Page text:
Maputo — Part of the damning evidence on display at the trial in New York of Jean Boustani, a sales executive of the Abu Dhabi based Privinvest group, are Excel spreadsheets which, according to the prosecutors, detail a trail of bribes and kickbacks.
According to a Friday report on the trial from the Bloomberg agency, the prosecutors regard these spreadsheets, which the Privinvest Chief Financial Officer, Najib Allam, mailed to himself, not as simple business records, but as an inside view into a web of corruption. Allam has been indicted by the US prosecutors, but so far they have been unable to extradite him to New York to stand in the dock alongside Boustani.
Boustani and Allam are key figures in what the prosecutors regard as a massive fraud in which the Mozambican government issued guarantees (illegal under Mozambican law) for loans of over two billion dollars. The loans were obtained by three security-linked companies, Ematum (Mozambique Tuna Company), Proindicus and MAM (Mozambique Asset Management), from the banks Credit Suisse and VTB of Russia.
The loans were partly arranged by three Credit Suisse bankers, Andrew Pearse, Detelvina Subeva and Surjan Singh, who received 50 million US dollars in kickbacks. Boustani is also accused of paying off Mozambican government officials, including the then Finance Minister, Manuel Chang, and Ndambi Guebuza, oldest son of the then President, Armando Guebuza. The prosecutors estimate that at least 200 million dollars of the loan money was used for bribes and kickbacks.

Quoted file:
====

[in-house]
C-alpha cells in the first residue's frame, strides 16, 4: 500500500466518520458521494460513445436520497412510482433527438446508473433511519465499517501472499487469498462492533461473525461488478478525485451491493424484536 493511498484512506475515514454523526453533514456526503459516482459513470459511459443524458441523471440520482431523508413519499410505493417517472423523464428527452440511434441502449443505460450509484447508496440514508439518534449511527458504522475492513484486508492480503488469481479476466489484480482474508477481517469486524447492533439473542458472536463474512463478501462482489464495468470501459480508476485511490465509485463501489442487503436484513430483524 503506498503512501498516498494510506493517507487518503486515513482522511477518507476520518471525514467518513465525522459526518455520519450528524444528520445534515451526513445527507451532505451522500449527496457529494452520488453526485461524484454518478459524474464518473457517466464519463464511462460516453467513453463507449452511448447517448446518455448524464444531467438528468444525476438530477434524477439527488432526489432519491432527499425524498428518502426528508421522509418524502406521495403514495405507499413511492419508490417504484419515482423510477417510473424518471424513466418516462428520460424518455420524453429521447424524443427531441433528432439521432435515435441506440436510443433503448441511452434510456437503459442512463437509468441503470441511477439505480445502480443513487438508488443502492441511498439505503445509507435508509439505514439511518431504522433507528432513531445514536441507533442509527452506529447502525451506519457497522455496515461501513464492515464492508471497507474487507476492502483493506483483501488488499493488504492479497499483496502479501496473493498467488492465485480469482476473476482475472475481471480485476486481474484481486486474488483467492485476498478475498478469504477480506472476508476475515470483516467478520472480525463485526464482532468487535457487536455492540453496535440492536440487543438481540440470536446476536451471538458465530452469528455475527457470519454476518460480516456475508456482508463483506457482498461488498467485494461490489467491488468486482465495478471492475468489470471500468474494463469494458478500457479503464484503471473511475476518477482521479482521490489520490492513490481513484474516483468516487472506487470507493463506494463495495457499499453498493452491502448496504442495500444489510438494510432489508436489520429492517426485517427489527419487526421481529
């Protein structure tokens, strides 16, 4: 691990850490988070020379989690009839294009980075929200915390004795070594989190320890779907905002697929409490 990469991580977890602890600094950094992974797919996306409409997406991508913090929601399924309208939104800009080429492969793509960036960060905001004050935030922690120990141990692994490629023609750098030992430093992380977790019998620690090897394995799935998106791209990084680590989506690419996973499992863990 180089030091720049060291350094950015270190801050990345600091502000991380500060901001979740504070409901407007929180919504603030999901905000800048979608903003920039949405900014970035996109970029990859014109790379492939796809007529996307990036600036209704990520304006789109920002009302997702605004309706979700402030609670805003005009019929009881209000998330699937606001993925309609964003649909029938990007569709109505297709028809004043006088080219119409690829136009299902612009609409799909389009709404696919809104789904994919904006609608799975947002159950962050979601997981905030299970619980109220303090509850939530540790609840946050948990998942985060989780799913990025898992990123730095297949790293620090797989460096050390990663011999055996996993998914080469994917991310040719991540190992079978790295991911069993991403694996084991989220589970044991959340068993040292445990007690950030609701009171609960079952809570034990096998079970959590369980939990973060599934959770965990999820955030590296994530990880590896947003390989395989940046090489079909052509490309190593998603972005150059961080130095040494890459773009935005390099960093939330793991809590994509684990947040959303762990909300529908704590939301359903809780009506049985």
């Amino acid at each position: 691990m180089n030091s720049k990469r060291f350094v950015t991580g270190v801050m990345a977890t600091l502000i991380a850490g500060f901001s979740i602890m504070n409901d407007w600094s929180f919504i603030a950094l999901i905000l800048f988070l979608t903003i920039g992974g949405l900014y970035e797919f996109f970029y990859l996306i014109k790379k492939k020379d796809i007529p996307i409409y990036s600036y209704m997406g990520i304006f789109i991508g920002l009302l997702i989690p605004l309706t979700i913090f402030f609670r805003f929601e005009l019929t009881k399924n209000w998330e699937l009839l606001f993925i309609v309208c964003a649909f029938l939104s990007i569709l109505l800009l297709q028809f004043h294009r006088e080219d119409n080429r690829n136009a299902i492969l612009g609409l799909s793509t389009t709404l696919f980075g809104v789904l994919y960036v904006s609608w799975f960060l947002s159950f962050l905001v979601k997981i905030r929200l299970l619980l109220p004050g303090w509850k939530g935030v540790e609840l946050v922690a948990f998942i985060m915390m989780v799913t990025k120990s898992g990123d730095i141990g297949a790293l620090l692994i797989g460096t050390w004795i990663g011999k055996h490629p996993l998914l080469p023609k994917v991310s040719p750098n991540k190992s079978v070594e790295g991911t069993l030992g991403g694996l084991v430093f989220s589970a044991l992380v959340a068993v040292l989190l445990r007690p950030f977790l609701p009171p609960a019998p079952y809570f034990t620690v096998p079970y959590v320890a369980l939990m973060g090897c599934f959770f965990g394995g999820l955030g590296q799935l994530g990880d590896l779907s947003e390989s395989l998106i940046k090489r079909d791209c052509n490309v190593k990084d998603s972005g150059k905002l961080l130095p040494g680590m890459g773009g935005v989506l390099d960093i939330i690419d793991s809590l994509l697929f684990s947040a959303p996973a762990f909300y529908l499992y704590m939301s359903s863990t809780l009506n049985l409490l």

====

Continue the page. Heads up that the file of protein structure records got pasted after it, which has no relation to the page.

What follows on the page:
Boustani's lawyers tried to keep the spreadsheets out of evidence, and out of the view of the jurors. According to Bloomberg, they argued that the spreadsheets would invite speculation from the jury because they're "riddled with acronyms and abbreviations" making them "incomprehensible" without a witness to explain.
But the prosecutors convinced U.S. District Judge William Kuntz to let jurors see the documents by arguing that Allam had used them to keep track of the bribes and kickback payments.
The speadsheets appear to back up the evidence given by Pearse, who named a variety of Mozambican figures who had taken bribes from Boustani, including Chang, Guebuza Junior, and Antonio do Rosario, the former senor security officer who became chairperson of the board of all three Mozambican companies.
One of Allam's spreadsheets, headed "Ematum" detailed a string of corrupt payments. "ArGe" (Ndambi Guebuza) recived 21 millon dollars, "JB" (Boustani) got nine million, Rosario 8.7 million and Chang five million.
Boustani's defence has relied on claims that it is normal to pay bribes in countries like Mozambique. One of his lawyers told the jury "Not all countries are like the United States. In Africa, making payments to government officials is the cost of doing business and the evidence will show that's the way it is in Mozambique."
Bribery is illegal in both the United States and Mozambique. Boustani's defence team appears to be arguing that committing crimes is perfectly fine, if that's the only way to get a business deal done.
Boustani's view of bribery is not shared by officials from the two banks involved, Credit Suisse and VTB, who took the stand to stress repeatedly that, if they had known about the bribes and kickbacks, they would never have approved involvement in the Mozambican loans.
Privinvest continues to argue that it did nothing wrong, despite Boustani's lawyers admitting that their client had made payments to government officials.